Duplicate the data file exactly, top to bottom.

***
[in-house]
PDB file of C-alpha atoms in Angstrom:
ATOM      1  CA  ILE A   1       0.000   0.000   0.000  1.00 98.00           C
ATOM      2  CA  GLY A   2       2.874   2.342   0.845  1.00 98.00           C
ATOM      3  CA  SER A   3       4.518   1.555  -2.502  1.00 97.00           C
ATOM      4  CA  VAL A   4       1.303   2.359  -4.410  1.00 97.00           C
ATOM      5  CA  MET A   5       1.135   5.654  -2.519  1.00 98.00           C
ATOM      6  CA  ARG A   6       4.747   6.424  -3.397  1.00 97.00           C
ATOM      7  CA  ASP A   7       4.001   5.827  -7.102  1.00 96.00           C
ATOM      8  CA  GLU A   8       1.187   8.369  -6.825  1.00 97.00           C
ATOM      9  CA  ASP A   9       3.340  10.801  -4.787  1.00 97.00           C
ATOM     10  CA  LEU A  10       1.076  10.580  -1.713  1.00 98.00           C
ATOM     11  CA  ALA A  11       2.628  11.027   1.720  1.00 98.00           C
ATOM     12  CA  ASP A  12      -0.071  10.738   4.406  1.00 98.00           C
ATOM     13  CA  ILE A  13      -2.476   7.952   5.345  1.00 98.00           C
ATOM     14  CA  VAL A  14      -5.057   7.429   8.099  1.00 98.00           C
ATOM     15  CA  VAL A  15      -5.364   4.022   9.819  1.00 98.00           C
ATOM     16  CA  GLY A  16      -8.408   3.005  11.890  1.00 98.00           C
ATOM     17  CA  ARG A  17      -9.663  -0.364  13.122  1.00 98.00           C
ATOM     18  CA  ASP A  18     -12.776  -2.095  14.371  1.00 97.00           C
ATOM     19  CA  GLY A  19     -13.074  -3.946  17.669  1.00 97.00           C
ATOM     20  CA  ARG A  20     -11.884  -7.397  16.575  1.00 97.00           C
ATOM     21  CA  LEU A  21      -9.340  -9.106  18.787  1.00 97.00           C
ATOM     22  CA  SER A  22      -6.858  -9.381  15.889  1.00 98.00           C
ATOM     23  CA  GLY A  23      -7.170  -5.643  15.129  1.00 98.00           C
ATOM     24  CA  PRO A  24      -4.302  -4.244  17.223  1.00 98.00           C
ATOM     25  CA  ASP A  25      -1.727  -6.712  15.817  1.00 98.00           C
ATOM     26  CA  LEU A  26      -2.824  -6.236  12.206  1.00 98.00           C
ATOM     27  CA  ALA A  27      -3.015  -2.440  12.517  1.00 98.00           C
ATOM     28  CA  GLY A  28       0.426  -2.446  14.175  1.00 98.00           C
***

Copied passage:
[in-house]
PDB file of C-alpha atoms in Angstrom:
ATOM      1  CA  ILE A   1       0.000   0.000   0.000  1.00 98.00           C
ATOM      2  CA  GLY A   2       2.874   2.342   0.845  1.00 98.00           C
ATOM      3  CA  SER A   3       4.518   1.555  -2.502  1.00 97.00           C
ATOM      4  CA  VAL A   4       1.303   2.359  -4.410  1.00 97.00           C
ATOM      5  CA  MET A   5       1.135   5.654  -2.519  1.00 98.00           C
ATOM      6  CA  ARG A   6       4.747   6.424  -3.397  1.00 97.00           C
ATOM      7  CA  ASP A   7       4.001   5.827  -7.102  1.00 96.00           C
ATOM      8  CA  GLU A   8       1.187   8.369  -6.825  1.00 97.00           C
ATOM      9  CA  ASP A   9       3.340  10.801  -4.787  1.00 97.00           C
ATOM     10  CA  LEU A  10       1.076  10.580  -1.713  1.00 98.00           C
ATOM     11  CA  ALA A  11       2.628  11.027   1.720  1.00 98.00           C
ATOM     12  CA  ASP A  12      -0.071  10.738   4.406  1.00 98.00           C
ATOM     13  CA  ILE A  13      -2.476   7.952   5.345  1.00 98.00           C
ATOM     14  CA  VAL A  14      -5.057   7.429   8.099  1.00 98.00           C
ATOM     15  CA  VAL A  15      -5.364   4.022   9.819  1.00 98.00           C
ATOM     16  CA  GLY A  16      -8.408   3.005  11.890  1.00 98.00           C
ATOM     17  CA  ARG A  17      -9.663  -0.364  13.122  1.00 98.00           C
ATOM     18  CA  ASP A  18     -12.776  -2.095  14.371  1.00 97.00           C
ATOM     19  CA  GLY A  19     -13.074  -3.946  17.669  1.00 97.00           C
ATOM     20  CA  ARG A  20     -11.884  -7.397  16.575  1.00 97.00           C
ATOM     21  CA  LEU A  21      -9.340  -9.106  18.787  1.00 97.00           C
ATOM     22  CA  SER A  22      -6.858  -9.381  15.889  1.00 98.00           C
ATOM     23  CA  GLY A  23      -7.170  -5.643  15.129  1.00 98.00           C
ATOM     24  CA  PRO A  24      -4.302  -4.244  17.223  1.00 98.00           C
ATOM     25  CA  ASP A  25      -1.727  -6.712  15.817  1.00 98.00           C
ATOM     26  CA  LEU A  26      -2.824  -6.236  12.206  1.00 98.00           C
ATOM     27  CA  ALA A  27      -3.015  -2.440  12.517  1.00 98.00           C
ATOM     28  CA  GLY A  28       0.426  -2.446  14.175  1.00 98.00           C